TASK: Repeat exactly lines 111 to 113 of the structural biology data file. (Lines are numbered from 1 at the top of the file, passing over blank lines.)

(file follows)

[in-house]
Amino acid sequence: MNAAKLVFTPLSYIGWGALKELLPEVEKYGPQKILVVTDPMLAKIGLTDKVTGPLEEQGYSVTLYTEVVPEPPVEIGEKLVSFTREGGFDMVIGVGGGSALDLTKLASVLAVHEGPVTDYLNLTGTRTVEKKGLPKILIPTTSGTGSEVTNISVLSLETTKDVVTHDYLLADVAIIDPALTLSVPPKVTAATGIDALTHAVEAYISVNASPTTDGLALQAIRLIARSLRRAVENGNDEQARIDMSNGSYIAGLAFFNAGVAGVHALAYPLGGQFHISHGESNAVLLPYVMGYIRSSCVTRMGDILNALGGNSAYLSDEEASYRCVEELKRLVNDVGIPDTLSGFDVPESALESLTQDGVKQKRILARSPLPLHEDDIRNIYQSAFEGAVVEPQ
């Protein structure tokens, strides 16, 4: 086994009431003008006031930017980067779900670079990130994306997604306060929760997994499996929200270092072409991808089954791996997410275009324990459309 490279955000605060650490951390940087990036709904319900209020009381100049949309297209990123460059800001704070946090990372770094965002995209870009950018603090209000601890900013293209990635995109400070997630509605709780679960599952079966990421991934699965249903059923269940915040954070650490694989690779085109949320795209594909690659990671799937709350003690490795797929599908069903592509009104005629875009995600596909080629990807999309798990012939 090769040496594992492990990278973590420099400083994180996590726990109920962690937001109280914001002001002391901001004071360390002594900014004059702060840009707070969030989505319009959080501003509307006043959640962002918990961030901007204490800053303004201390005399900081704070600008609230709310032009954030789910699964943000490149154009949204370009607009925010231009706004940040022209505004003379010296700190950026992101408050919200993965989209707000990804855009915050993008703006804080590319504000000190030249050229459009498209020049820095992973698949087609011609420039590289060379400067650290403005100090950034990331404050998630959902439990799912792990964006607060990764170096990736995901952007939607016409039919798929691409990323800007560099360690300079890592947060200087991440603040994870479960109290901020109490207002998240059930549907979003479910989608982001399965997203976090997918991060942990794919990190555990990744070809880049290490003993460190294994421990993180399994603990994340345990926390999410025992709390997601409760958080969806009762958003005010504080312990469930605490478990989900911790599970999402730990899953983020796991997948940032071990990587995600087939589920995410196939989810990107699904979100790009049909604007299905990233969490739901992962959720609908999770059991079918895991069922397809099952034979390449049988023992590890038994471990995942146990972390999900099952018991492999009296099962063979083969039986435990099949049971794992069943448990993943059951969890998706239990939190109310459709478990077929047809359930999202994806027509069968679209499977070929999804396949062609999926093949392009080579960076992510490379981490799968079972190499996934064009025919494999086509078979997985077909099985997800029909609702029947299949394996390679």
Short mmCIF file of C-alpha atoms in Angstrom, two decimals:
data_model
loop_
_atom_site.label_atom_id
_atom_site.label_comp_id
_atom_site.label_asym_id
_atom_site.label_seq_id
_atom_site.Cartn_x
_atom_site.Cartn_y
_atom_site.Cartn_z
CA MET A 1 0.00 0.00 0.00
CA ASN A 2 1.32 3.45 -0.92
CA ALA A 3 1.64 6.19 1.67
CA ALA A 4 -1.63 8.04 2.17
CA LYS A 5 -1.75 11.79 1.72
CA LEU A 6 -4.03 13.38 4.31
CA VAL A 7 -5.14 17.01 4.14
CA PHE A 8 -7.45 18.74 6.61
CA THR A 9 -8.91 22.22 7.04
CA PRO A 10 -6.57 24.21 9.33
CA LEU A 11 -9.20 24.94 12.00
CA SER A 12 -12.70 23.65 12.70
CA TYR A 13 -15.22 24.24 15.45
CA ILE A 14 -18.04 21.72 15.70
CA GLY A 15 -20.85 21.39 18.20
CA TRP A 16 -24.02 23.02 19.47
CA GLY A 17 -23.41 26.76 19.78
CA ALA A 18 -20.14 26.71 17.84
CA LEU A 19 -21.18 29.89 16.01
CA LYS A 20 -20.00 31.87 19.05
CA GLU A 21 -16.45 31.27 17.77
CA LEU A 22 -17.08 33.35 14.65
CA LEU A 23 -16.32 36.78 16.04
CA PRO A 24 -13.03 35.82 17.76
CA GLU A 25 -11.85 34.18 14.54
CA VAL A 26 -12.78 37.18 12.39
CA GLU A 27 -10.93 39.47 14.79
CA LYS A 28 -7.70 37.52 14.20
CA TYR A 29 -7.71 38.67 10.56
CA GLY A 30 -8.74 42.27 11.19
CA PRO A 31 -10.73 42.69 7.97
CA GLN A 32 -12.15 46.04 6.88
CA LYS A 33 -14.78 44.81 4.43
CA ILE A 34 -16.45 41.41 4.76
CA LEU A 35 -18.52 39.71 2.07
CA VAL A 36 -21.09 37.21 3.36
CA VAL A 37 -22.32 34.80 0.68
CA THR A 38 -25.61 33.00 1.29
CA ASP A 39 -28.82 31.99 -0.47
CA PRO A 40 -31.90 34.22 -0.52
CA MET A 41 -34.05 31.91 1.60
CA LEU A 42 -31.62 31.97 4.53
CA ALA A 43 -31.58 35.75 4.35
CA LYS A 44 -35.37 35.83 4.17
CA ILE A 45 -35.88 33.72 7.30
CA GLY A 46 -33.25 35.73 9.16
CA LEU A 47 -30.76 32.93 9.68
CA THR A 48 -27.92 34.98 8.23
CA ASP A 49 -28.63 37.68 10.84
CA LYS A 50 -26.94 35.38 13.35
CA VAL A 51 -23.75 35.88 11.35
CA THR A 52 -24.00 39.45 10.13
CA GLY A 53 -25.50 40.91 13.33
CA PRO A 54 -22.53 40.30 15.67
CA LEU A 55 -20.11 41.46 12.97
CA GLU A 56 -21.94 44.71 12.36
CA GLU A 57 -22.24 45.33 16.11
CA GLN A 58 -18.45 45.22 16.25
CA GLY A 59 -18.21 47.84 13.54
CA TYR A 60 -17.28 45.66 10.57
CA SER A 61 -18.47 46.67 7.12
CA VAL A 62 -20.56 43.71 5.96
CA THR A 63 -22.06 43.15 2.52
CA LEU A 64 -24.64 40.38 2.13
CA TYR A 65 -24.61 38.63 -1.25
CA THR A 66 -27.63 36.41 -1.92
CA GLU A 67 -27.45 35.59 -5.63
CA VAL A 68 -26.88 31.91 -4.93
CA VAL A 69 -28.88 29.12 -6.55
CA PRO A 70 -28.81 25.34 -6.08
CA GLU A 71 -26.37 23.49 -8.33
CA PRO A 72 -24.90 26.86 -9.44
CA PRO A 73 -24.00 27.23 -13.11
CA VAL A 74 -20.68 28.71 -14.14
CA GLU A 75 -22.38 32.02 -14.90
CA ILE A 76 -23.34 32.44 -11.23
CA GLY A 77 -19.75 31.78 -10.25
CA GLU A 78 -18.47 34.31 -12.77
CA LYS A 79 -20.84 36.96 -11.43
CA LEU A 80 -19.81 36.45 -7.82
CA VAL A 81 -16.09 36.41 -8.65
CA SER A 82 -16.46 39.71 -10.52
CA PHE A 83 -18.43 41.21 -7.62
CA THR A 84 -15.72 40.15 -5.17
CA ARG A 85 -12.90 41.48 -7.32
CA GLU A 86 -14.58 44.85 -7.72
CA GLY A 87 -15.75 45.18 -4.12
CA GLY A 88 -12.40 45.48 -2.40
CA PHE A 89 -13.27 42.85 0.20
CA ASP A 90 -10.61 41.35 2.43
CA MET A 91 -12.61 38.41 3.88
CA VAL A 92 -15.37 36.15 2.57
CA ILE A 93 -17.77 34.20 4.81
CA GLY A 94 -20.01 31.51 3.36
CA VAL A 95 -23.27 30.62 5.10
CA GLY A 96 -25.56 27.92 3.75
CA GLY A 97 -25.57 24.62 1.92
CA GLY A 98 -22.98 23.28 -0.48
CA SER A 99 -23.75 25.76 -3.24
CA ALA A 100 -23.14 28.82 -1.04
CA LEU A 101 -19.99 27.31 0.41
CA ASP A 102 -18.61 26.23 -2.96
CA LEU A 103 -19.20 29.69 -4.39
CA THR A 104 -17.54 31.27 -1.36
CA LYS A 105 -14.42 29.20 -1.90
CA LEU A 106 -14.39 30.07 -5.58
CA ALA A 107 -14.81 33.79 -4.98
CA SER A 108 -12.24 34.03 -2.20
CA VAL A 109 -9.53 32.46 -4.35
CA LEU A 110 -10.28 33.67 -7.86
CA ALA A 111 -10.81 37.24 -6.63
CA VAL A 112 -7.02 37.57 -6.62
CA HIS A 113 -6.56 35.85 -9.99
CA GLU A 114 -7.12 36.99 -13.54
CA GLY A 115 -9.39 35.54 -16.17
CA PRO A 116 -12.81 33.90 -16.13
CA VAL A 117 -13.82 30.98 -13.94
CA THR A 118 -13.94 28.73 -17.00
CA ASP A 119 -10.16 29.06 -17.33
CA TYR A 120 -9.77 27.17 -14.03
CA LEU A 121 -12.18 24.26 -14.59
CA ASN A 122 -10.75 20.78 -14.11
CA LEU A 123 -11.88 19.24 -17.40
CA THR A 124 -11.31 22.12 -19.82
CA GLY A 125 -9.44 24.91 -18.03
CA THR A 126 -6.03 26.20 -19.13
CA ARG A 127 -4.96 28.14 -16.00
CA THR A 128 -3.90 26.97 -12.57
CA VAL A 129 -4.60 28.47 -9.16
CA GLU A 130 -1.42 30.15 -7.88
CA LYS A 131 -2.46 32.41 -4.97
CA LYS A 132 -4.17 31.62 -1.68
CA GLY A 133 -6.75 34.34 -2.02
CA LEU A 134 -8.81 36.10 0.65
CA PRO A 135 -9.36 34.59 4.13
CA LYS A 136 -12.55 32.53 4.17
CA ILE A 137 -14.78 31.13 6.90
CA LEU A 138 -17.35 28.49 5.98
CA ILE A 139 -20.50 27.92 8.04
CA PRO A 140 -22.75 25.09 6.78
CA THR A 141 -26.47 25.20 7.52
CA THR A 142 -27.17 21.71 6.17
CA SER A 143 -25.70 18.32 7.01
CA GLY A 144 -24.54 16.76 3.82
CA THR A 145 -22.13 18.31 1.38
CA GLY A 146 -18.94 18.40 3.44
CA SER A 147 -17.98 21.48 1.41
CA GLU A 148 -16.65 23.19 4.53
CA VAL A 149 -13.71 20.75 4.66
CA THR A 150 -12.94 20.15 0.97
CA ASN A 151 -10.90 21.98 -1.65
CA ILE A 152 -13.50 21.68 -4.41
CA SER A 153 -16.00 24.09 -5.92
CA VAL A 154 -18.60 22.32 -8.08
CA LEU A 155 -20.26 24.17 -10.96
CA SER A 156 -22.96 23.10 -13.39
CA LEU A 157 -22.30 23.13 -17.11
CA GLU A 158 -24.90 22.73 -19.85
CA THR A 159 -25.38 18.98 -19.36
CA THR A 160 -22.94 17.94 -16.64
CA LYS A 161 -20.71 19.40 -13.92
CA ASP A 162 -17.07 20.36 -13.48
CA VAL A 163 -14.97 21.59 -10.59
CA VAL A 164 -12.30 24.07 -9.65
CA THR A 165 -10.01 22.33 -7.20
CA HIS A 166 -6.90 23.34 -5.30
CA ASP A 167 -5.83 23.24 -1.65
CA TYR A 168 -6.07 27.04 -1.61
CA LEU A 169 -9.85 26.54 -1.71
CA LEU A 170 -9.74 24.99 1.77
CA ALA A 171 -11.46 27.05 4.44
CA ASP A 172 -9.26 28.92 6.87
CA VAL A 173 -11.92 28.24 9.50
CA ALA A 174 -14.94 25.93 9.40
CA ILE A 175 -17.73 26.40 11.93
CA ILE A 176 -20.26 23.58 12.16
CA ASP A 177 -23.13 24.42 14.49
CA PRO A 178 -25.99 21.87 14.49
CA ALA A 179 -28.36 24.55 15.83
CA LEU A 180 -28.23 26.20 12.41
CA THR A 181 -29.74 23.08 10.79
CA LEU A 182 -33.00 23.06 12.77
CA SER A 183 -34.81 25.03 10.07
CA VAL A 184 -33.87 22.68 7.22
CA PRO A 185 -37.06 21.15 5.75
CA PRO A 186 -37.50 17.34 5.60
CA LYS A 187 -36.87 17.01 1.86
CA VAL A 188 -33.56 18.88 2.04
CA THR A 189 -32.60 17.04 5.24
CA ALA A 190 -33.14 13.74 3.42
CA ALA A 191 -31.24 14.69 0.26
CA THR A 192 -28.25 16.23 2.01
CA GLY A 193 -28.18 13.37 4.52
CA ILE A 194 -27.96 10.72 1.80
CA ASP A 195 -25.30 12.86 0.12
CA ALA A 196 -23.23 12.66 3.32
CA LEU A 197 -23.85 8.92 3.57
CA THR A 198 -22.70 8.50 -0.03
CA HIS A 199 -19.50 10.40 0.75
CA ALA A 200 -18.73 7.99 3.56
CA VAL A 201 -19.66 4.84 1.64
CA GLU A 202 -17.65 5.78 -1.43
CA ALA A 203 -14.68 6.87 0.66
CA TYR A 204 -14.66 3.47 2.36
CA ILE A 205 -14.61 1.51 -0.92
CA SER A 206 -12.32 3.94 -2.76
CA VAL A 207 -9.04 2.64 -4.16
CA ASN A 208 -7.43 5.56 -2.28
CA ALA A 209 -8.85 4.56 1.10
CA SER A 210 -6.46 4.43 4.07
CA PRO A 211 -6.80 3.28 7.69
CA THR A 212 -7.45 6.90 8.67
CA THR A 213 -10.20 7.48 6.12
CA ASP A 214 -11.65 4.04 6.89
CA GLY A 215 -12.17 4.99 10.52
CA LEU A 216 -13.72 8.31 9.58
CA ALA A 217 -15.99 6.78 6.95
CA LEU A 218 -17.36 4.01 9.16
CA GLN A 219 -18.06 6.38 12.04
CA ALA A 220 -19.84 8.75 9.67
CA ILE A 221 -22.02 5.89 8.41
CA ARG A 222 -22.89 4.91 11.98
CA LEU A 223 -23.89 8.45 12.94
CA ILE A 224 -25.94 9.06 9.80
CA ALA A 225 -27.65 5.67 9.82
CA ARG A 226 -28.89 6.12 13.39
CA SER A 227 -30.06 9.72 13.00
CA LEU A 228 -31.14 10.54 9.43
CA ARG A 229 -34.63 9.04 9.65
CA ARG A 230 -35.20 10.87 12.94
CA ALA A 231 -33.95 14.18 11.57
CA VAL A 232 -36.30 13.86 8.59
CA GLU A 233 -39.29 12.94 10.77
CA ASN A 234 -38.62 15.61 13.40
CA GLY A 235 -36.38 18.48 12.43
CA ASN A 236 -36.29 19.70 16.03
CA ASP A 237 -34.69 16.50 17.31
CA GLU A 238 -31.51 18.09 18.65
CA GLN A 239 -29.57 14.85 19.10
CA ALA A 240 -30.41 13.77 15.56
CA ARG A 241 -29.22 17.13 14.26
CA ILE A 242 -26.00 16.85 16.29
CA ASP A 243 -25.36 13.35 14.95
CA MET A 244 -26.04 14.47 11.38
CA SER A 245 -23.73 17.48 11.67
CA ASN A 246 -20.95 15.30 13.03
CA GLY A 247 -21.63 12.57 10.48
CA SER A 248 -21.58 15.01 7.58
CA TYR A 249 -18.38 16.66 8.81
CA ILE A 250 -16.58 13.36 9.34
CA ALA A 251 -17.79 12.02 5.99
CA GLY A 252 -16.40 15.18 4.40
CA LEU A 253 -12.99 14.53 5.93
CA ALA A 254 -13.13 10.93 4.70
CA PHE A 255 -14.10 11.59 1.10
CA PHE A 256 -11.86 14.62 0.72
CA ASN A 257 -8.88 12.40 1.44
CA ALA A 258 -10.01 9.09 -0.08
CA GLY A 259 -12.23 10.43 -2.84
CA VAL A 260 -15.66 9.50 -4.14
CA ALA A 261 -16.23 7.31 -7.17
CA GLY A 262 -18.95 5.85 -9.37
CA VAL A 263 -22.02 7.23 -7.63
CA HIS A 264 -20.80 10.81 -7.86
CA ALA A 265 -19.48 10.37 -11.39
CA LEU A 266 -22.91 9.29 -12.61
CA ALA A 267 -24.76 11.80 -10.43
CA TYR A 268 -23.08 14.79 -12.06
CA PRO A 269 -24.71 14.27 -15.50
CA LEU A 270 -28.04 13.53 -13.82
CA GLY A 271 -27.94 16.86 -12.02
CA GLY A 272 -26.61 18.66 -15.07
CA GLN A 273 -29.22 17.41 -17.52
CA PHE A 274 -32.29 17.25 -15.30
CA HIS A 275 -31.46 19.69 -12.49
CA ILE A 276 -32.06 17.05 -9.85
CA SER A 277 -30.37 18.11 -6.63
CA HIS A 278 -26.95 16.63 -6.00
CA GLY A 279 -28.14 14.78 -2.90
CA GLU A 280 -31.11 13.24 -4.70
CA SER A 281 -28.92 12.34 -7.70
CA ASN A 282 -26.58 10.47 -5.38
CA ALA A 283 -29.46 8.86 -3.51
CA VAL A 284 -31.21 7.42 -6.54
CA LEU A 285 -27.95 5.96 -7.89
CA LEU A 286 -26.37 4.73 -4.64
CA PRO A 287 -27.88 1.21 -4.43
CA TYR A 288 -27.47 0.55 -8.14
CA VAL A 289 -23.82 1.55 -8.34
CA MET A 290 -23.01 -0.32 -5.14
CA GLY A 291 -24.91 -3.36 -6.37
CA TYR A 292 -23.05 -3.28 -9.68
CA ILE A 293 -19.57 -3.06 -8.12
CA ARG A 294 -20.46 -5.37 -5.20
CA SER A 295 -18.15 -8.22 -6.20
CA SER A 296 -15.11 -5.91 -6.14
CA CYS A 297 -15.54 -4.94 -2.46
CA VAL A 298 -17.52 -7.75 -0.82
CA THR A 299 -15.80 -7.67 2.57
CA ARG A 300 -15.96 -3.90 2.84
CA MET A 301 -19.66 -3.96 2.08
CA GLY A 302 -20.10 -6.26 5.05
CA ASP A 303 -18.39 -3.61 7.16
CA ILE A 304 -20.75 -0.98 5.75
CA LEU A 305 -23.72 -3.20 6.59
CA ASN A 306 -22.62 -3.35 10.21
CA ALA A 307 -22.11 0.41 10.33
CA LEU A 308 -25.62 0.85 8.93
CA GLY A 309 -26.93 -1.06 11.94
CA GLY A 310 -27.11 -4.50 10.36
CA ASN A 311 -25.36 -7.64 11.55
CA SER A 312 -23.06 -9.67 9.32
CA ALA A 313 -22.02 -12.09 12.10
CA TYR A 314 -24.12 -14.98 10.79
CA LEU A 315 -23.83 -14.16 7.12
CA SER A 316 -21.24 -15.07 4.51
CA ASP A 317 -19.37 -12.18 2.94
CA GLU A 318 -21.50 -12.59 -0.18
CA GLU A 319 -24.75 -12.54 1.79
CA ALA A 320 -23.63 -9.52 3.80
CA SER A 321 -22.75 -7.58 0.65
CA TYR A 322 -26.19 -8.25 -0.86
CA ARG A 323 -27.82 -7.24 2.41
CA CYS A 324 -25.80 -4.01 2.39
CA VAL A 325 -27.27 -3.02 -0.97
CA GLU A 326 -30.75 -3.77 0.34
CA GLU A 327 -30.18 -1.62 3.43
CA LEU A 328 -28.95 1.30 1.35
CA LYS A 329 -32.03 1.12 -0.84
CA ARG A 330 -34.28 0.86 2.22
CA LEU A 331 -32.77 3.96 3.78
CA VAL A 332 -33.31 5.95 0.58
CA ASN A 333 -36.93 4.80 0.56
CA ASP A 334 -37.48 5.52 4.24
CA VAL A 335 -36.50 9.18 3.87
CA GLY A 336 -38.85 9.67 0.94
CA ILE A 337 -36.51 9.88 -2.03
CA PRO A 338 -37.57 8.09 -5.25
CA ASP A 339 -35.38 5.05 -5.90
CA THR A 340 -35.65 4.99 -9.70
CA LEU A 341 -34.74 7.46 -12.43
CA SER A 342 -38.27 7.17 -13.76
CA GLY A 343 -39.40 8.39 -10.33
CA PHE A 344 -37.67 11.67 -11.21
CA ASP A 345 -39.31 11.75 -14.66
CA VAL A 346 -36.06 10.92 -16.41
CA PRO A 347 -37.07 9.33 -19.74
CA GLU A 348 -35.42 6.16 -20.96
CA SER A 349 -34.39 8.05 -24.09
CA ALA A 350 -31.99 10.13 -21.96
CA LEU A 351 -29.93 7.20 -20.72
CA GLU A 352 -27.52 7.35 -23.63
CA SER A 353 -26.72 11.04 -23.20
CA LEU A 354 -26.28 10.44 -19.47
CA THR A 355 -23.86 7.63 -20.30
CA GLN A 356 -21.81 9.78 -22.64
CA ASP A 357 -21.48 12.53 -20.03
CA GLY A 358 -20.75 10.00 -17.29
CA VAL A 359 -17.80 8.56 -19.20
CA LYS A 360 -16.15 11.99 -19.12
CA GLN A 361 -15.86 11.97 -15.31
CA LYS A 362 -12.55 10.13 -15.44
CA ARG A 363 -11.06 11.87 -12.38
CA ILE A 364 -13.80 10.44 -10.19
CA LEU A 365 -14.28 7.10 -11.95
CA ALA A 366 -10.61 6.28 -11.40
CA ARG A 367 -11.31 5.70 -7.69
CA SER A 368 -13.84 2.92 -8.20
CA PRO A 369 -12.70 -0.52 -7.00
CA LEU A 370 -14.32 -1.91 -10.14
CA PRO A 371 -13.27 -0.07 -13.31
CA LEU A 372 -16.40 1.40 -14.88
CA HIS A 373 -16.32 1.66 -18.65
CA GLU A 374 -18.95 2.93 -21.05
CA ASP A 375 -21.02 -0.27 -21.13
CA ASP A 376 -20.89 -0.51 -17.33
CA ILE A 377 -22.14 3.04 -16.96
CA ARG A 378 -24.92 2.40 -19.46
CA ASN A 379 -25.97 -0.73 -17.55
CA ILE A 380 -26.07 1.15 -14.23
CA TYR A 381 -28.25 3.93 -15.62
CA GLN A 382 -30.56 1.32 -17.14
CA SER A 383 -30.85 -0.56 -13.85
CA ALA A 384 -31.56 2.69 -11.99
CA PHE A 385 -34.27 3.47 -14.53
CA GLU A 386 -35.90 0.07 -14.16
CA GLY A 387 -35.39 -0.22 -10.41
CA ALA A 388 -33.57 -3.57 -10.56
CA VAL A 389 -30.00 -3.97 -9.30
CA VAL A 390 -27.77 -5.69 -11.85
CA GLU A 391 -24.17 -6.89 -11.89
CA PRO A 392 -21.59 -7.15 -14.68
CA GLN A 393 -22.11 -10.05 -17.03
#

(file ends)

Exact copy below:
CA GLY A 98 -22.98 23.28 -0.48
CA SER A 99 -23.75 25.76 -3.24
CA ALA A 100 -23.14 28.82 -1.04